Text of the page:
In one embodiment, the monitoring system 182 may include a spectrometer 156, a sensor 190 and a computer 195. In one embodiment, the computer 195 and controller 140 may be one and the same. However, in one embodiment, the controller 140 is used for controlling the chamber activities, while, the computer 195 is used for controlling the plasma monitoring, data collection and analysis. The computer 195 may include a low power RF tuning module (e.g., low power RF tuning software 180). The low power RF tuning software 180 may include an executable program module, for example a Dynamic Link Library (DLL) that performs one or more low power RF tuning functions at runtime. The low power RF tuning software 180 may also be stored and/or executed by a second CPU (not shown) that is remotely located from the hardware being controlled by the computer 195. In another embodiment, the low power RF tuning software 180 may be stored in controller 140 and/or computer 195. In other embodiments, the low power RF tuning software 180 may be located in spectrometer 156 or RF power source 118 or in the match network 119. Alternatively, the low power RF tuning software may be included in one or more computers placed within any of the substrate processing's subsystems such as RF power source 118 and the like.

FIG. 2 illustrates one embodiment of the present invention with an exemplary schematic diagram of a processing system (processing system 200) with an optical port sensor for plasma monitoring. As shown, a monitoring system 280 may utilize a spectrometer 256 to collect the radiation from the generated plasma within the chamber. A fiber optical splitter 292 may split the radiation into discrete wavelengths, and detect the intensity of the radiation at each discrete wavelength. In one embodiment, the spectrometer 256 may include an input slit, a diffraction grating (or optical prism), a diffraction grating controller and a detector array to collect the incoming radiation. In one embodiment the spectrometer 256 is used to scan across a range of wavelengths of the emitted radiation as a function of time to monitor and control the process. A sensor 290 is adapted to detect a plurality of wavelengths. Suitable sensors used to measure the various wavelengths may include the following classes of sensors, for example, a photovoltaic, a photoconductive, a photoconductive-junction, a photoemissive diode, a photomultiplier tube, a thermopile, a bolometer, a pyroelectric sensor or other like detectors. When using sensor detectors of this type, it may be advantageous to use filters to limit desired wavelengths that are detected. In one embodiment as shown in FIG. 3, sensor 290 may be placed next to a window such that it is in direct view of plasma region through a chamber wall 299. Alternatively, a sensor may be inserted or it may be fully enclosed within the processing chamber (not shown). In either case, a fiber optic cable may be used to transfer the detected signals to a controller, for processing, in order to obtain desired processing data used to control the plasma.

In one embodiment, the optical interface between the sensor device 290 and the spectrometer 256 may be provided using a fiber-optic array 264. The fiber optic array 264 is generally a bundle of optical fibers (detector fibers) that are connected to the spectrometer 256. In one embodiment, the fiber optic array 264 has a combined diameter of about 0.2 millimeters to about 1 millimeter. The size of the fibers may also vary to assist in the collection of the reflected light. For example, the detector fibers connected to the spectrometer 256 may have a diameter of about 300 microns. In another embodiment, the fiber optic array 264 may include a single source fiber or an array of source fibers coupled to the spectrometer 256 without the need for separate detector fibers.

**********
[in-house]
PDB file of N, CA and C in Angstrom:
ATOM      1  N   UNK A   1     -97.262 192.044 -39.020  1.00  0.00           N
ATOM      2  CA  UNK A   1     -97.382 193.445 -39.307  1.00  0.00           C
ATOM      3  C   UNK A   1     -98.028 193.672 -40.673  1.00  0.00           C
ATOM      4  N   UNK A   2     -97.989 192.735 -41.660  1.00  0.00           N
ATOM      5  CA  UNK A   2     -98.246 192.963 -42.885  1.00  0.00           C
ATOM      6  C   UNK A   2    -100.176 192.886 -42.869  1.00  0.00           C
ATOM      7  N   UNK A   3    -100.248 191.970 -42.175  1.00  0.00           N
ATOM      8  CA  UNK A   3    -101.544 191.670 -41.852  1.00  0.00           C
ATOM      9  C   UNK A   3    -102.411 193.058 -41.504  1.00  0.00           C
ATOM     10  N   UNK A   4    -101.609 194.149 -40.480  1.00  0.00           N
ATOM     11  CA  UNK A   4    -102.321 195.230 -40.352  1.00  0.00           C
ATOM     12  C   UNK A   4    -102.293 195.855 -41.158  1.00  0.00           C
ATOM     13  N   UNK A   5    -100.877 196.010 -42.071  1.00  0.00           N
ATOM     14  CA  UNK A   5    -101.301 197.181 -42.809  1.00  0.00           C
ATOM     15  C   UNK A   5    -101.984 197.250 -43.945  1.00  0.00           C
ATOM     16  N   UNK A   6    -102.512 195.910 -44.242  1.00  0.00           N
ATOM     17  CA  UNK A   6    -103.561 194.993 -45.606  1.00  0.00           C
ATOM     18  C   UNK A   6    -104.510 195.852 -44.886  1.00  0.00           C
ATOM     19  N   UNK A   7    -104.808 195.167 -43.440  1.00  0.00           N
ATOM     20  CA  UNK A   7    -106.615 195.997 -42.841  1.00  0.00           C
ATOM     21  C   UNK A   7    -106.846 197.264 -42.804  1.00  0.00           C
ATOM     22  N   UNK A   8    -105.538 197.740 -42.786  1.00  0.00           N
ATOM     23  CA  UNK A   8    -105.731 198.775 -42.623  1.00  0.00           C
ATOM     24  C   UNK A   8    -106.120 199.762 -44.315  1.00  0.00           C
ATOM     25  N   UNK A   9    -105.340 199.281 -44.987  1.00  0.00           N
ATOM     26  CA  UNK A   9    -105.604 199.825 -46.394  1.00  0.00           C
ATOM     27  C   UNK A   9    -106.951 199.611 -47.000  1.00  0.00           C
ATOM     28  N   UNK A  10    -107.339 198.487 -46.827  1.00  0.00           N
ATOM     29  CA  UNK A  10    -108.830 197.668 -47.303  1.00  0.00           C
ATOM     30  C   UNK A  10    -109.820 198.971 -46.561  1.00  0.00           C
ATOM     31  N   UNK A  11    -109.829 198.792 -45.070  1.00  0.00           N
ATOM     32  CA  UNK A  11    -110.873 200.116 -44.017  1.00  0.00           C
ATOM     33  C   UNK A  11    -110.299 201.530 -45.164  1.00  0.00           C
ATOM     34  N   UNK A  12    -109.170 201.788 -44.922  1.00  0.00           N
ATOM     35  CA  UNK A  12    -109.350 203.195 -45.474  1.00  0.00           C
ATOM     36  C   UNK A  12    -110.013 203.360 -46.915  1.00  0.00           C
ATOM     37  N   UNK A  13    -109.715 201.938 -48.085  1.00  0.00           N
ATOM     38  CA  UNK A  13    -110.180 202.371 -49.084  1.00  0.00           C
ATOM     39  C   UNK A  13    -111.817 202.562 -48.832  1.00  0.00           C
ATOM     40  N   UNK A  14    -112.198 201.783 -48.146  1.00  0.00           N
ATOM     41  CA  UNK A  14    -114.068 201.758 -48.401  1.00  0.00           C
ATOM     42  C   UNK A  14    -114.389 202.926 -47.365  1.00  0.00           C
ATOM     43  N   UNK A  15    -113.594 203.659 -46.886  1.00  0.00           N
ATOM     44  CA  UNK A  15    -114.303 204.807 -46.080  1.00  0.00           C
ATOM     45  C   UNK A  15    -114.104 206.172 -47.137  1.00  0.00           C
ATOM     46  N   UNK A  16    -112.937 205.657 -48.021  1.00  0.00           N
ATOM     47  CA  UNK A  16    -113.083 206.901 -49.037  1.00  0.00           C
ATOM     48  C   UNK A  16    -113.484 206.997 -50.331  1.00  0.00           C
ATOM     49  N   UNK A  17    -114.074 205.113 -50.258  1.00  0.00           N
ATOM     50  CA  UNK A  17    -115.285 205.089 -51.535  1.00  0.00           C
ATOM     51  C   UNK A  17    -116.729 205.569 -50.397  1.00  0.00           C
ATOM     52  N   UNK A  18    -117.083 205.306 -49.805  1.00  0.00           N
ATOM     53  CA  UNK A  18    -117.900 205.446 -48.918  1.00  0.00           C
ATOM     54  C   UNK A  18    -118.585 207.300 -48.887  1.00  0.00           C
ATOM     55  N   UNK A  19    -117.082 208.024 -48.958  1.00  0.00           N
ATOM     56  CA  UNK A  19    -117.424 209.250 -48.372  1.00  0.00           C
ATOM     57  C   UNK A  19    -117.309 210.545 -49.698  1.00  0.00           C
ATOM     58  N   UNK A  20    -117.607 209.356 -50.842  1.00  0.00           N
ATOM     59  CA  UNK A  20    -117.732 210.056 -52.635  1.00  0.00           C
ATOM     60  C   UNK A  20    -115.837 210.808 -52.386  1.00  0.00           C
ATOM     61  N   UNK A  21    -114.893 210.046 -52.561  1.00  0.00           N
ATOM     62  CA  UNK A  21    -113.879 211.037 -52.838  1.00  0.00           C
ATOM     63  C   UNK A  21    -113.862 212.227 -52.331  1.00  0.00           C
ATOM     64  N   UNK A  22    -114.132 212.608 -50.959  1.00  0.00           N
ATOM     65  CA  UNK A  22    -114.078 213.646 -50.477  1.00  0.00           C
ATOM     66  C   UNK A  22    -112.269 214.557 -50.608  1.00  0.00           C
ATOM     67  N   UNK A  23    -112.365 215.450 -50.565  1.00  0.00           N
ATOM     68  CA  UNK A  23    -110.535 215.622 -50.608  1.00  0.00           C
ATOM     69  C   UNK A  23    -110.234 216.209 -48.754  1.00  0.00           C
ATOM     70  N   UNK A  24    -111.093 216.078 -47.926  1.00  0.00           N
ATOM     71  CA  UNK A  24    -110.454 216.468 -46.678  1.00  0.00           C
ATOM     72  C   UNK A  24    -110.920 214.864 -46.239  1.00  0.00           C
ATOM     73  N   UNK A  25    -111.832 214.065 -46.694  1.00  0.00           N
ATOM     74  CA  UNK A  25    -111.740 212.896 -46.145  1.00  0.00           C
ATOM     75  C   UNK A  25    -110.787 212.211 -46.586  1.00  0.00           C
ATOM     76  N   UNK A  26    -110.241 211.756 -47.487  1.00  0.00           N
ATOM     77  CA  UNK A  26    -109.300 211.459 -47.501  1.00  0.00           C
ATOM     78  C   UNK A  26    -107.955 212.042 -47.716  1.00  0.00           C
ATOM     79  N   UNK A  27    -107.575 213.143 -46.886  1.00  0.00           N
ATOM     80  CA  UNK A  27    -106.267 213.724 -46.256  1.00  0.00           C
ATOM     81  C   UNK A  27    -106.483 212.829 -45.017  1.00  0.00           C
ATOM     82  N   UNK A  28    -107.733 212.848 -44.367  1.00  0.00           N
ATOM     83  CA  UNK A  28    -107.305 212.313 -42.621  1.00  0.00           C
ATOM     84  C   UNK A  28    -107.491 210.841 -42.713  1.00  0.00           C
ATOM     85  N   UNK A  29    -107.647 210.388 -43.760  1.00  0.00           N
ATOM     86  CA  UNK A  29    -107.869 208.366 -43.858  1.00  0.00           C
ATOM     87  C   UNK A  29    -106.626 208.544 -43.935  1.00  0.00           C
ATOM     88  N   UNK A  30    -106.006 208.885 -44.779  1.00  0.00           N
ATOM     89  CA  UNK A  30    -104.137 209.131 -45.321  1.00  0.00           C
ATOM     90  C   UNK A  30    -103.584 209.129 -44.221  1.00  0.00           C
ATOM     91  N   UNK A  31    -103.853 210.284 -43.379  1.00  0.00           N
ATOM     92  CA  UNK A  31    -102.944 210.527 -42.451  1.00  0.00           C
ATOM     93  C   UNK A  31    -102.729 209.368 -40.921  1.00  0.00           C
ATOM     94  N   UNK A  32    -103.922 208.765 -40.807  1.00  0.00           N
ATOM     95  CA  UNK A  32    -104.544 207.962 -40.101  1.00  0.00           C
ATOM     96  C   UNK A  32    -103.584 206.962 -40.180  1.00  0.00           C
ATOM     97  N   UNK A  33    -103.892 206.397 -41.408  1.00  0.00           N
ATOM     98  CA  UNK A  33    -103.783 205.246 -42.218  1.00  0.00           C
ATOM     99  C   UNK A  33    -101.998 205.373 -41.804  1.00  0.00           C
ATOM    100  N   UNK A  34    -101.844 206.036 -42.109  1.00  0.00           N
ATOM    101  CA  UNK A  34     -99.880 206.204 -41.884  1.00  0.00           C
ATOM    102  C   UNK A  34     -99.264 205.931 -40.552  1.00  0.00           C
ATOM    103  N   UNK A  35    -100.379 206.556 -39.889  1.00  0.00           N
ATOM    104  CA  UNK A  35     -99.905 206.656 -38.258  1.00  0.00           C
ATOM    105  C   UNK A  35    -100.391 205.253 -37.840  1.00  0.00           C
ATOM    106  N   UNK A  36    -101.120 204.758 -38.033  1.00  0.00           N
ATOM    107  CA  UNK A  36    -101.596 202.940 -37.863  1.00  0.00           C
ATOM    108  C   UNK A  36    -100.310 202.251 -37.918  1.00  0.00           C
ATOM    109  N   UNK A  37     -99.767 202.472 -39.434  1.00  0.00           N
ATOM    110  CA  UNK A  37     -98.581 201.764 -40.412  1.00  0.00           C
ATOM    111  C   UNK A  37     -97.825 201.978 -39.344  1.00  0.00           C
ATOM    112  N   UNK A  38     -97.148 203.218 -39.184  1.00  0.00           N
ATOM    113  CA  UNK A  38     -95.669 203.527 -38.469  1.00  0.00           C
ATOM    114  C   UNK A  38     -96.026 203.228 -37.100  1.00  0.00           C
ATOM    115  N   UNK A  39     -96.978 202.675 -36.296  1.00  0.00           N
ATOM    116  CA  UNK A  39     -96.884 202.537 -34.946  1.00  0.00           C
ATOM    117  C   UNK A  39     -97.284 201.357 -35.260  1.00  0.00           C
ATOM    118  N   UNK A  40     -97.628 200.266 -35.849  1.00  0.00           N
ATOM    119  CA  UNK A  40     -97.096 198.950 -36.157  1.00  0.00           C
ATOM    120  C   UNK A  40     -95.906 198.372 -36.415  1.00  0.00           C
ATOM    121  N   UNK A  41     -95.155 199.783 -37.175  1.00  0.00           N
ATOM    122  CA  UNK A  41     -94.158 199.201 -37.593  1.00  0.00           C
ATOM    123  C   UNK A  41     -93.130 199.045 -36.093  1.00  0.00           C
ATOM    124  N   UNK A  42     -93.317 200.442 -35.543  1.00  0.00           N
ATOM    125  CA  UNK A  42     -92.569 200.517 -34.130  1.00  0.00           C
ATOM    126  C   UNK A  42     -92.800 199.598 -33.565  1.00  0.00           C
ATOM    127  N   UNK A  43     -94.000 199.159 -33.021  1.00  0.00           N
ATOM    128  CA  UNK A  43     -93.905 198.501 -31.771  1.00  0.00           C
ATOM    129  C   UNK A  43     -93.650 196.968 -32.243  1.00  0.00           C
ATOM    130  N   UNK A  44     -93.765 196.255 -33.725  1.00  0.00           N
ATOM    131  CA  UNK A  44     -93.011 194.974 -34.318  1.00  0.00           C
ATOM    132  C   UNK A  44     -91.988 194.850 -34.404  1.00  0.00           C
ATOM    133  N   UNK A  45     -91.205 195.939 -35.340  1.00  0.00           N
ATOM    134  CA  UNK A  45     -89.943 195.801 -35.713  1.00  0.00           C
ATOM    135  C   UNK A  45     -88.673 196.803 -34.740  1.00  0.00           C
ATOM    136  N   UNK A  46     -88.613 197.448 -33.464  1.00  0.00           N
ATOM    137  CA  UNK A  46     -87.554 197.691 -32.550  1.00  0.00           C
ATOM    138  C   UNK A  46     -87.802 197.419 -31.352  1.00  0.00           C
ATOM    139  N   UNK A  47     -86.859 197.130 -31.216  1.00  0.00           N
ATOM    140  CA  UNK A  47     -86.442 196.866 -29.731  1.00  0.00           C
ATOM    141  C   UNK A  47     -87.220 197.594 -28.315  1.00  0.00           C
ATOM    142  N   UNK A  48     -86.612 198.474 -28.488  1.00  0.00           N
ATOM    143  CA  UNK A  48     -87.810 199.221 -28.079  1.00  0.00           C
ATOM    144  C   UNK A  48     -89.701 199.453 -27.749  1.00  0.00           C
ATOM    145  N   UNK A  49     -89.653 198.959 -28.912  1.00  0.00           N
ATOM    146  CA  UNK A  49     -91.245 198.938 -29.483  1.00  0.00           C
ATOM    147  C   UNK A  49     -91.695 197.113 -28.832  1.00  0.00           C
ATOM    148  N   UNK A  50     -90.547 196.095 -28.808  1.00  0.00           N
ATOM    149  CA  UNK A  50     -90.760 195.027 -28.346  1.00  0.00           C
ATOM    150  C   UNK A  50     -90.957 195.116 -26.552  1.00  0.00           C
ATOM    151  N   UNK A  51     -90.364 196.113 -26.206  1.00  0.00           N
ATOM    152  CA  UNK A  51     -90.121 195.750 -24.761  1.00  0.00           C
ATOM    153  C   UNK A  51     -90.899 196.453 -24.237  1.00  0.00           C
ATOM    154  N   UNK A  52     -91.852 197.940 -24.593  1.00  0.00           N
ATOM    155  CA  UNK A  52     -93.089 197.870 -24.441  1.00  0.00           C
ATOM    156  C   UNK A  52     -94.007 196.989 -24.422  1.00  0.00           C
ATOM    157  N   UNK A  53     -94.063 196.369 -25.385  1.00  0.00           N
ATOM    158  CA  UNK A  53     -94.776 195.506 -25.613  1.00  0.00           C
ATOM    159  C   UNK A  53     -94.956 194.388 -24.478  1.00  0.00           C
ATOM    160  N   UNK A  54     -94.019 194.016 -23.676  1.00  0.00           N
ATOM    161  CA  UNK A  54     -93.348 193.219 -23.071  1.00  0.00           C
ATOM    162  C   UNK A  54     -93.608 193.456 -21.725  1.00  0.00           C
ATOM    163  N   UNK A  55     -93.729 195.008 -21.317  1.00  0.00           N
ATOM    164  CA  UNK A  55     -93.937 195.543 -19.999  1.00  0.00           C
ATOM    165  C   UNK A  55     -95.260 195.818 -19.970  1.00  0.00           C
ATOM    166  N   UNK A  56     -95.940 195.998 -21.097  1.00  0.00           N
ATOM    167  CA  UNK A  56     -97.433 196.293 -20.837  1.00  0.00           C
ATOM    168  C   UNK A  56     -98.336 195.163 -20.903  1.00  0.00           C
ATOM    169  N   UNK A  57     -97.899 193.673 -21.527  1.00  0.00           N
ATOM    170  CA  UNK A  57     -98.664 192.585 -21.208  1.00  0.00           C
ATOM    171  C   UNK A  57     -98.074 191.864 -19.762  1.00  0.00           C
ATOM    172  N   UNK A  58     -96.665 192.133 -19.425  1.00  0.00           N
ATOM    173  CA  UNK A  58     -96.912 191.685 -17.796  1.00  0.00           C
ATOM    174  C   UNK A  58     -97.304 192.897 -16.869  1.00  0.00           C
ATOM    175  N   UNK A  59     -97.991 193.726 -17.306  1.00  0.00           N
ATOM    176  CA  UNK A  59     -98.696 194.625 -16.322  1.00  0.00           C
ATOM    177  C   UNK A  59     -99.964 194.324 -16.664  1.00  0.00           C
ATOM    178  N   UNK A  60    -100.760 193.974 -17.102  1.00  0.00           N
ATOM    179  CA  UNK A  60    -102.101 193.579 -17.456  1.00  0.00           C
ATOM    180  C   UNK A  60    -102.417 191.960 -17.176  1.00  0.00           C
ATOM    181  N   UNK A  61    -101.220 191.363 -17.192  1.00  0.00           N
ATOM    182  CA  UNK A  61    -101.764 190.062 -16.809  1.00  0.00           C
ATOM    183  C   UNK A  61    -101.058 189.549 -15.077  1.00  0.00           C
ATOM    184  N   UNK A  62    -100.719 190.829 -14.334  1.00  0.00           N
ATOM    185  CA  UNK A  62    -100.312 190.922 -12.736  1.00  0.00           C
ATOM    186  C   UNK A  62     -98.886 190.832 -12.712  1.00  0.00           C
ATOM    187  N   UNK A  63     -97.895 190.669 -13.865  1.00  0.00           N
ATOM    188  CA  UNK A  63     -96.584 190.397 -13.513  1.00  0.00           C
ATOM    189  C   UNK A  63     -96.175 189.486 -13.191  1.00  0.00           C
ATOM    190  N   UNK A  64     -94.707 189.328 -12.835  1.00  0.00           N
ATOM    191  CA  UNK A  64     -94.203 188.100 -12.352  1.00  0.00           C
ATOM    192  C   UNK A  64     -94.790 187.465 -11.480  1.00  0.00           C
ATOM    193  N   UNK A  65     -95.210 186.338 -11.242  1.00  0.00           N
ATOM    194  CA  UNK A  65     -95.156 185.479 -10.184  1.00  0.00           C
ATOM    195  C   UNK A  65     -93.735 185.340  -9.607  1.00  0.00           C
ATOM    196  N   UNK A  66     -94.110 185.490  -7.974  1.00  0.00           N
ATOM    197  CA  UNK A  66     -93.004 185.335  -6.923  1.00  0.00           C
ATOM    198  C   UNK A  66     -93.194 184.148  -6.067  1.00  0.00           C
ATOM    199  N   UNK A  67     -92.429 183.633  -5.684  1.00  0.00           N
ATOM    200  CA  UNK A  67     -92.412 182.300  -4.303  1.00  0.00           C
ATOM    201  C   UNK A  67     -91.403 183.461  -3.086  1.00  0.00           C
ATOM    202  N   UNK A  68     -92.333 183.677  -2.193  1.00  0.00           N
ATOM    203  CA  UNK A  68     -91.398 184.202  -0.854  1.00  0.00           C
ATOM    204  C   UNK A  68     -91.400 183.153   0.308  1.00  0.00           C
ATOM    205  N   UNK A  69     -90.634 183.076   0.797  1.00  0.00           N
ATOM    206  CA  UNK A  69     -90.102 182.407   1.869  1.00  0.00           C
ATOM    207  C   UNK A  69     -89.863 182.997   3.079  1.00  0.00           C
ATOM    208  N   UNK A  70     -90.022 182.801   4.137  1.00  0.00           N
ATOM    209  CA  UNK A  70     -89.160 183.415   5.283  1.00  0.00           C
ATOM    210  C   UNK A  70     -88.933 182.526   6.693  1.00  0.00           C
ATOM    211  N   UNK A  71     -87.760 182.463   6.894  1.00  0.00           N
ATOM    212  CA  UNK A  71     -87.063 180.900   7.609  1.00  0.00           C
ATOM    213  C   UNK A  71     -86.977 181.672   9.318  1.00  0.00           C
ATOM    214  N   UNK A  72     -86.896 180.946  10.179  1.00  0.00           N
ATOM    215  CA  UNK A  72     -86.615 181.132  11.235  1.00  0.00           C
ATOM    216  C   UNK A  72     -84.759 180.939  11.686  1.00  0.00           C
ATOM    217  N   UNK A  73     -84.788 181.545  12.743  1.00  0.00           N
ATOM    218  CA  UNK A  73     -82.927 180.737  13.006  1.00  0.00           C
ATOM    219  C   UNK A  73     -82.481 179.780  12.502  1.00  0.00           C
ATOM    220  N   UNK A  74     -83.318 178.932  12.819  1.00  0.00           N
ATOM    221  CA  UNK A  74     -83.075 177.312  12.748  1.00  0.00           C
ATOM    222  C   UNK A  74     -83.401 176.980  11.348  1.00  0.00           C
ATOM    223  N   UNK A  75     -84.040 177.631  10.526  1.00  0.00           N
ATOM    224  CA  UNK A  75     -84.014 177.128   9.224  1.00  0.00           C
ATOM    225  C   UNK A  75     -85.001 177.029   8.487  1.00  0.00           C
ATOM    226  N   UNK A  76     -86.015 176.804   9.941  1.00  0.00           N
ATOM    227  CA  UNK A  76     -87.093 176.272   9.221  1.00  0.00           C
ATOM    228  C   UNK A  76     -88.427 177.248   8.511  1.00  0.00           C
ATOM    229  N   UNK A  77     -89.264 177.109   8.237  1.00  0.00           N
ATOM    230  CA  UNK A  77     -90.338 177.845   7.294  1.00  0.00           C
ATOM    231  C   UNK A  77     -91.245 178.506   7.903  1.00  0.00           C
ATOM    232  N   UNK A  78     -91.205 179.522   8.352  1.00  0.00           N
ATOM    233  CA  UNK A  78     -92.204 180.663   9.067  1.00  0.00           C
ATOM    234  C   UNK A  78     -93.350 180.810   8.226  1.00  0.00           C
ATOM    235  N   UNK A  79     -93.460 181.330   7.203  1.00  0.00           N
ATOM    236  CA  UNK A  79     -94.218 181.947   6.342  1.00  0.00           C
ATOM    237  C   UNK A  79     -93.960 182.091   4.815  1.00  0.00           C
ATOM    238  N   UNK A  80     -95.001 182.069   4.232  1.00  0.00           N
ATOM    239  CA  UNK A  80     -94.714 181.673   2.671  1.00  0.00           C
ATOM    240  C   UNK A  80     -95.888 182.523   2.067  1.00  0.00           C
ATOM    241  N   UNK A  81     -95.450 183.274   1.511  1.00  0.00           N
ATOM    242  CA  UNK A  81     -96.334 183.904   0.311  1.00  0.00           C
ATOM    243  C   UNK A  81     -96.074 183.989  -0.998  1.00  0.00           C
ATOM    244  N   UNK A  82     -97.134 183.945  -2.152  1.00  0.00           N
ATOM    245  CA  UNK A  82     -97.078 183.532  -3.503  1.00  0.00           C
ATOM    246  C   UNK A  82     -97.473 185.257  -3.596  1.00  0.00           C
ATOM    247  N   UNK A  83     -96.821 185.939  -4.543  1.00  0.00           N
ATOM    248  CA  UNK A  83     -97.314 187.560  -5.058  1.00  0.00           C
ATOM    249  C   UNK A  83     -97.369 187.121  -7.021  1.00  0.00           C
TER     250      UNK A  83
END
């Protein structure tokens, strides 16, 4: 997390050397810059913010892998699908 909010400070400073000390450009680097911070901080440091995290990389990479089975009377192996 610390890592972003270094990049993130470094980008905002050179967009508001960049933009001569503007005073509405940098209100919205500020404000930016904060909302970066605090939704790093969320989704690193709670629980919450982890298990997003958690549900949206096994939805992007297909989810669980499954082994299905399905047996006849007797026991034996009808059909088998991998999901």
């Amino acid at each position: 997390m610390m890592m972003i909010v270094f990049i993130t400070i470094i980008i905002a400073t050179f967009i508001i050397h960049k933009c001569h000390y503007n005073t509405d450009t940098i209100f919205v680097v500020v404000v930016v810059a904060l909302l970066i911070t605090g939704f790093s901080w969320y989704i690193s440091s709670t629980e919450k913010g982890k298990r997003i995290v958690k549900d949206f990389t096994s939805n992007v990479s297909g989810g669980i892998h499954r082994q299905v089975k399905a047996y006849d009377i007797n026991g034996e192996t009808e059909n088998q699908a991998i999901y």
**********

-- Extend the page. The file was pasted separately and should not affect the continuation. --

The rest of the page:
In operation, light reflected from the illuminated region (the plasma) 248 is detected and guided by the detector 290 to the spectrometer 256. The spectrometer 256 detects a broad spectrum of wavelengths of light, enabling the intensities of the plasma to be observed using a wavelength having a strong reflectance signal and/or using multiple wavelengths. It is contemplated that, more generally, any analyzer capable of analyzing the reflected light is used to provide data via a serial cable to the computer 295.

Although only one spectrometer is illustrated in FIG. 2, it is contemplated that in other embodiments, one or more fixed spectrometers and/or one or more variable spectrometers or a combination thereof may be integrated within the substrate processing system 100 for plasma monitoring.

In one embodiment, output from the spectrometer 256 is delivered to the computer 295 or to the controller 240 for analysis and may be used as data to monitor and adjust the plasma within the chamber as discussed herein. The computer 295 may be a general purpose computer or a special purpose computer and generally is configured with similar components as used by the controller 240 described above. In one embodiment, the output from the computer 295 is delivered to the controller 240 so that necessary process adjustments may be made. In another embodiment, the computer 295 and controller 240 may be the same device, containing all the required software and hardware components necessary to control the process and analyze the spectral information. In either case, the controller 240 or the computer 295 or any other computers embedded within the processing system may be adapted to include a low power RF tuning module (e.g., low power RF tuning software) for monitoring a process and in particular, for low power RF tuning as discussed below.